JFK and Mary Meyer: A Love Story
EARLY PRAISE: I blush. To read the extravagant praise from New York Times bestselling authors and a writer/producer of an acclaimed political TV series, click here.
Can a man write a woman’s diary?
If the diary is, like “JFK and Mary Meyer: A Love Story,” fiction that’s built on fact… yes.
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Here’s the full story….
FACT: John F. Kennedy said he needed sex every three days or he got a headache. While he was president, he never had a headache — women streamed into the White House to share his bed, and when he traveled, there was almost always a woman waiting for him. Affairs that became real connections? He wasn’t interested. And yet, from January 1962 until his death, he had one constant lover: Mary Pinchot Meyer, a family friend and a frequent guest at White House dinners. Like his wife, she was expensively educated and socially prominent — but she was more adventurous, opinionated, and sensual.
FACT: On October 12, 1964, eleven months after Kennedy’s assassination and two days before her forty-fourth birthday, Mary took her noon walk along the towpath of the Chesapeake and Ohio canal in the Georgetown neighborhood of Washington. A gunman shot her, execution style, in the head and the heart. An African American man was arrested, tried, and acquitted. Her murder remains unsolved.
FACT: That night, Mary’s best friend, then living in Japan, urgently called Mary’s sister Tony and Tony’s husband, Ben Bradlee. “Mary had a diary,” she said. “Please get it and secure it.” There are several versions of the events that followed; the most intriguing has the Bradlees rushing to Mary’s studio and finding James Angleton, head of counterintelligence at the CIA, holding a bolt-cutter. Eventually, Ben Bradlee has written, they found a small notebook, mostly filled with paint swatches, sketches, and shorthand ideas for her art—and no more than ten pages about an affair with an unnamed lover.
The Bradlees quickly understood the identity of that lover. As Bradlee would later write, “To say we were stunned doesn’t begin to describe our reactions.”
The Bradlees burned the notebook.
FICTION: This novel is the diary I imagine Mary Meyer might have written — not the notebook the Bradlees and Angleton found, but a full account of her life from 1961 to 1964. We know the dates she saw the president at the White House, and we know about every White House dinner she attended and the private parties where she and Kennedy were guests. And just enough has been written about a friendship that became a romance for me to imagine what Kennedy and Meyer felt, and when they felt it.
There are indelible scenes of social events: a star-studded lunch at the White House, with Frank Sinatra shouting out to JFK, “Hey, Chickie baby!” as the First Lady grimaces.
There is insider gossip: After the Cuban fiasco, Jackie was going through the President’s suit before sending it out to be cleaned, and she found a folded cocktail napkin in his pocket. On it, JFK had written: DO NOT FORGET—AIR COVER.
There is Mary’s meeting with Timothy Leary: “My idea,” she says, “is to get powerful men to take LSD and see that peace is possible.”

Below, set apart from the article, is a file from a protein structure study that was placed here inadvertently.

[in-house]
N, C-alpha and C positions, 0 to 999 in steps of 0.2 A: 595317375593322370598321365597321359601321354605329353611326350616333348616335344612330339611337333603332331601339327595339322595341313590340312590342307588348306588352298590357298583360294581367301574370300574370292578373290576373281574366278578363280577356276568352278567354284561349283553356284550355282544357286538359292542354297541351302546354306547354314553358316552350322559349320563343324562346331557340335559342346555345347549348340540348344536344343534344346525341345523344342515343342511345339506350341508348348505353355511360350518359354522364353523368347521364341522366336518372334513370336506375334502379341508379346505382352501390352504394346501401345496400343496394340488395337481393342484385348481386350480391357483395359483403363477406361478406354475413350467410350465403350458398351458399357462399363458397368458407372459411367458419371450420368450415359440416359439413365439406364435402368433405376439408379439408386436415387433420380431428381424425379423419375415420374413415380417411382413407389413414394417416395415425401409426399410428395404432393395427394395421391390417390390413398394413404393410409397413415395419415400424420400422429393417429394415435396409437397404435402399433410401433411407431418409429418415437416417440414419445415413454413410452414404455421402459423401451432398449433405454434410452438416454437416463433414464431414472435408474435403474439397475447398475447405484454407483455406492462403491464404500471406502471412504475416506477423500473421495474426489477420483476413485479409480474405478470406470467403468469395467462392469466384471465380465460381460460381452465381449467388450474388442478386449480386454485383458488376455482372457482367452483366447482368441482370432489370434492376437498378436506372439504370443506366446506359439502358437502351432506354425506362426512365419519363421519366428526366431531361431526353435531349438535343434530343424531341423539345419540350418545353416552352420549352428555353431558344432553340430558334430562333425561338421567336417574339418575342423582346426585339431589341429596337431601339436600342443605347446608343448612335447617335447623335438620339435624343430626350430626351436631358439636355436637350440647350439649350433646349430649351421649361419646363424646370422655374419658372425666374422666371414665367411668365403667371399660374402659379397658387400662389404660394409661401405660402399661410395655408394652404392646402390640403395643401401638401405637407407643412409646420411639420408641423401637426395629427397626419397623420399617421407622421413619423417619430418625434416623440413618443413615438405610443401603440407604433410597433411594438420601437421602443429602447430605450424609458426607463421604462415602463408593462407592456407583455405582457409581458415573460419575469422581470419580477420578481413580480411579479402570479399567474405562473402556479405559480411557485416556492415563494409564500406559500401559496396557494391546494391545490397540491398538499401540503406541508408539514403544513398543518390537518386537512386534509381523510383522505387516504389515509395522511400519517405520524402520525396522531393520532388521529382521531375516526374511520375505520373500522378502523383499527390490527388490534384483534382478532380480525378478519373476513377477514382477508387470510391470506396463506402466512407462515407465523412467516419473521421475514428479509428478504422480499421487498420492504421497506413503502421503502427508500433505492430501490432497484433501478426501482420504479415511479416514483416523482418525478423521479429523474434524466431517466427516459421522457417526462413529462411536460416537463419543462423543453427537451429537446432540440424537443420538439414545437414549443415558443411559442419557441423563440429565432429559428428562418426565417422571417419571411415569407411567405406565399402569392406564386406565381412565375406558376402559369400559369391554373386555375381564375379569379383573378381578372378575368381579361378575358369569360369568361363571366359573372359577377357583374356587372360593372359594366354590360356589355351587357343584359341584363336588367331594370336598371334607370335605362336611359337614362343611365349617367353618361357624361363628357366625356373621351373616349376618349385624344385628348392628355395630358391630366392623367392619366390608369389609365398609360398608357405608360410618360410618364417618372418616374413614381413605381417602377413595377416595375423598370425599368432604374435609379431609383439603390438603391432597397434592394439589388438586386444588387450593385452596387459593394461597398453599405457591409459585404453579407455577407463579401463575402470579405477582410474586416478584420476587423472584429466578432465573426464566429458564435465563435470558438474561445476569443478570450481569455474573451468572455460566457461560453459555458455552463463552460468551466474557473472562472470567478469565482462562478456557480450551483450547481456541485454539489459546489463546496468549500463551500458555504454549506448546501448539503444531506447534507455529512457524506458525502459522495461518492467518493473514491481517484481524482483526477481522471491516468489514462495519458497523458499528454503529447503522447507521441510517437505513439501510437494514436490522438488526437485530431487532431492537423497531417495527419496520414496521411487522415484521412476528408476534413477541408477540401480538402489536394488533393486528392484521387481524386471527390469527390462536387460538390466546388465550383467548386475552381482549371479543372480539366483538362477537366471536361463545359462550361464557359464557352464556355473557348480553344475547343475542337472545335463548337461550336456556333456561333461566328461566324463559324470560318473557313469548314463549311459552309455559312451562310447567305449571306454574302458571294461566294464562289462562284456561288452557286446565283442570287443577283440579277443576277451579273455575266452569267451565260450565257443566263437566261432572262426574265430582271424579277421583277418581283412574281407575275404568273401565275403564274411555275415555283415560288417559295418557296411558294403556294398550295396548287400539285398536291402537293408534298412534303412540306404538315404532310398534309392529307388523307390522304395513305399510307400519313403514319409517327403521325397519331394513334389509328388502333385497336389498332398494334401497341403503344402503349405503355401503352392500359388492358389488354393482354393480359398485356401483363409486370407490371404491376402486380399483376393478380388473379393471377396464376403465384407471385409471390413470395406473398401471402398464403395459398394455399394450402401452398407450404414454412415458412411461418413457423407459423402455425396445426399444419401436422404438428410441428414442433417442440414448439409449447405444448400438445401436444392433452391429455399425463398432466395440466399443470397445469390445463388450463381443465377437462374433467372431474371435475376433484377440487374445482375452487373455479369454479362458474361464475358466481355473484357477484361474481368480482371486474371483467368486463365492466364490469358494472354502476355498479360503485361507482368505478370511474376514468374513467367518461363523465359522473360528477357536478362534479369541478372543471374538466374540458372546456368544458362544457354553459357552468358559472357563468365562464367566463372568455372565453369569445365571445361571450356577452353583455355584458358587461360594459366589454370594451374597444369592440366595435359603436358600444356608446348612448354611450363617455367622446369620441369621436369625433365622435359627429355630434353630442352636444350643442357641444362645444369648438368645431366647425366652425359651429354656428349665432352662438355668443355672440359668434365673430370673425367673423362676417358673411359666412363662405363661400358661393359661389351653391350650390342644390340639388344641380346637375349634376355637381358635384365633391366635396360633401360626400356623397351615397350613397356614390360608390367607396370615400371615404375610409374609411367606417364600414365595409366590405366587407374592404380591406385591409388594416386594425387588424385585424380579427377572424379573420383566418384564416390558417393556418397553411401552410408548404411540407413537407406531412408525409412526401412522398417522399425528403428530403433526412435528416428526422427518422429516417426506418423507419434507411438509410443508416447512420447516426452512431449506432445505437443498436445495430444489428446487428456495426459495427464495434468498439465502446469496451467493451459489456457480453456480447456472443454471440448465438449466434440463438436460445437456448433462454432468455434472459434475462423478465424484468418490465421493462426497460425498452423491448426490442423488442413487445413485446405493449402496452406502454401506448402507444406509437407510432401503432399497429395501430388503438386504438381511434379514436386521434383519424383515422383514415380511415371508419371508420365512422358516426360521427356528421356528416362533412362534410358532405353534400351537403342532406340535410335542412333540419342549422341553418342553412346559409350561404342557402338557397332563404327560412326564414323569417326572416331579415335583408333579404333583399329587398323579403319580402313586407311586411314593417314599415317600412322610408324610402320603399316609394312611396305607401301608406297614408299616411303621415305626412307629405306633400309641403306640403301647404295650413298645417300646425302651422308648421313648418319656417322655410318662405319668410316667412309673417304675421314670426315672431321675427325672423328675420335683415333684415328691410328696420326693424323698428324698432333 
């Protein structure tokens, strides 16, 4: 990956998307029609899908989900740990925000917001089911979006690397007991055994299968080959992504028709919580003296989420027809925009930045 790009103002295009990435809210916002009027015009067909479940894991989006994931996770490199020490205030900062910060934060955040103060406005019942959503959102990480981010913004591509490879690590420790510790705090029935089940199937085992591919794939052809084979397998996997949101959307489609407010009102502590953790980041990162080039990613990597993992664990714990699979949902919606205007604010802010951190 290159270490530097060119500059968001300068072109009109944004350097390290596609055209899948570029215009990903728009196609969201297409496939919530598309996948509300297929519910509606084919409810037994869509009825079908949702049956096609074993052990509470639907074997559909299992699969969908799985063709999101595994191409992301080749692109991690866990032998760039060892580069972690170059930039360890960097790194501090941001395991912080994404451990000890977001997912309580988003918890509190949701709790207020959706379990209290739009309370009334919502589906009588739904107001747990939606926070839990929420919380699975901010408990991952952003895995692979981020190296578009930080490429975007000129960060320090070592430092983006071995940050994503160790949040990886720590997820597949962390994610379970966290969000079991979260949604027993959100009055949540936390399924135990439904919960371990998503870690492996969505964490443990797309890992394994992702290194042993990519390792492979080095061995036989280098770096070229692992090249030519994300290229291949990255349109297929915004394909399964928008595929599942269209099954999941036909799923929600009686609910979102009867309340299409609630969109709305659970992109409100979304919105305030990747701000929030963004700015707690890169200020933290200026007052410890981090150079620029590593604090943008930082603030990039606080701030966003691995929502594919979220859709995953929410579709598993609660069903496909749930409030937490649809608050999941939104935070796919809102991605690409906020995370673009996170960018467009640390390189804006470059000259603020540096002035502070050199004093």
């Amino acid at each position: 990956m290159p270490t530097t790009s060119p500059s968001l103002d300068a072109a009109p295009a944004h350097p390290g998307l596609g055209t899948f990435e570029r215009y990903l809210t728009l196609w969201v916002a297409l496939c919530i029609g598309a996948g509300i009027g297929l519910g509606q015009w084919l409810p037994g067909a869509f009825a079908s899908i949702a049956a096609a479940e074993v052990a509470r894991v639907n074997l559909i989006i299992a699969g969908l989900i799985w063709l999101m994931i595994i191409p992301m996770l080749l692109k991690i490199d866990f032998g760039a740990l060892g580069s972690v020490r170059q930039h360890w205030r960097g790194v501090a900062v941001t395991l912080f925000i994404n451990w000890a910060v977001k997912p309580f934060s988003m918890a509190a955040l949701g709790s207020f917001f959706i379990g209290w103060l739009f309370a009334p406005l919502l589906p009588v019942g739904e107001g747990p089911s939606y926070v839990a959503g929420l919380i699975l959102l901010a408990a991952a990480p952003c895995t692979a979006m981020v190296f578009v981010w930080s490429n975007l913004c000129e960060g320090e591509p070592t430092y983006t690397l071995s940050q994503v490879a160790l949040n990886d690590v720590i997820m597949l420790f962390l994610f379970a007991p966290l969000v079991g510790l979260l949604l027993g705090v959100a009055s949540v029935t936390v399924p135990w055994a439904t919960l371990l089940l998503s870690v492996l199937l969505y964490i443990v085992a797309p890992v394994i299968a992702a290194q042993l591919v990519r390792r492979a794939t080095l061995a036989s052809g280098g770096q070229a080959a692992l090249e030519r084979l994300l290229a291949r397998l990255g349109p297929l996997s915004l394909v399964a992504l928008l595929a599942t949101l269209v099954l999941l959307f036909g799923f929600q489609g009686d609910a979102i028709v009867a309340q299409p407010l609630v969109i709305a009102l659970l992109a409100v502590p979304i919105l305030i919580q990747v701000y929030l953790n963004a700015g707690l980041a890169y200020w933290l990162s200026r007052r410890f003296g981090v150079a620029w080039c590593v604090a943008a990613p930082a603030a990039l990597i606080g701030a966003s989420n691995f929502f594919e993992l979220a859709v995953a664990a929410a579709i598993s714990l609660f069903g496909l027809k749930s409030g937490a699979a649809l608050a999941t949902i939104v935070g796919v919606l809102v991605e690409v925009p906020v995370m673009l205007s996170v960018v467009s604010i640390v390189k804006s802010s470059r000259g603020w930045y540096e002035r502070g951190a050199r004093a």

Mary’s assessment of Kennedy before their affair begins: “I get a very cold image, like being in line at a counter. There’s someone in front of you, and you’re waiting your turn, and there’s someone behind you, waiting her turn. And someone behind her.”
Mary’s savvy response to Kennedy at their first solo dinner: “Jack, I’m forty-one… way too old for you. And I’m a friend.”
Their first night together, and her confession: “I also see…someone. Is that a problem?” He replies: “I also see…a few people. Is that a problem for you?”
Kennedy’s chilly take on his wife: “If Jackie hit twenty-five without a husband…she would have started going to Wall Street buildings at noon, taking the elevator to the top floor, and doing her absolute best to meet a guy before they got to the lobby.”
Mary’s take on the Kennedy marriage: “In public, Jack’s proud of Jackie; in private, I’ve seen him treat her as if he’s doing her a favor. It sounds awful, but I think their deepest connection is that they’re out for themselves, and if their marriage helps them get there, she’ll endure his infidelity and he’ll put up with her snobbery.”
After the assassination: “How many times I thought: This will never be. You fool, you risked your heart, knowing that it would end…that he would end it. And then he didn’t leave me. He left himself.”
Her guilt: “If I was any influence on Jack at all…on race and poverty and Vietnam…if I moved him away from safe ideas to dangerous ones…then I am partly responsible for his death.”
In “JFK and Mary Meyer: A Love Story,” the personal and the political stories merge. Two lovers, both shot to death. Two murders, eternally unsolved. Was his assassination a coup? If so, was her murder just a bit of housekeeping? Or were these murders isolated events: a demented loner in Dallas, a demented loner in Georgetown?
One thing is clear: Mary knew Jack Kennedy better than almost all of his friends — she understood that his promiscuity masked a deep loneliness. Given time, she believed her love could help him heal. And, given time, Kennedy might have done what he fantasized: divorce Jackie after the ’64 election and marry Mary. But then a love story became a tragedy.
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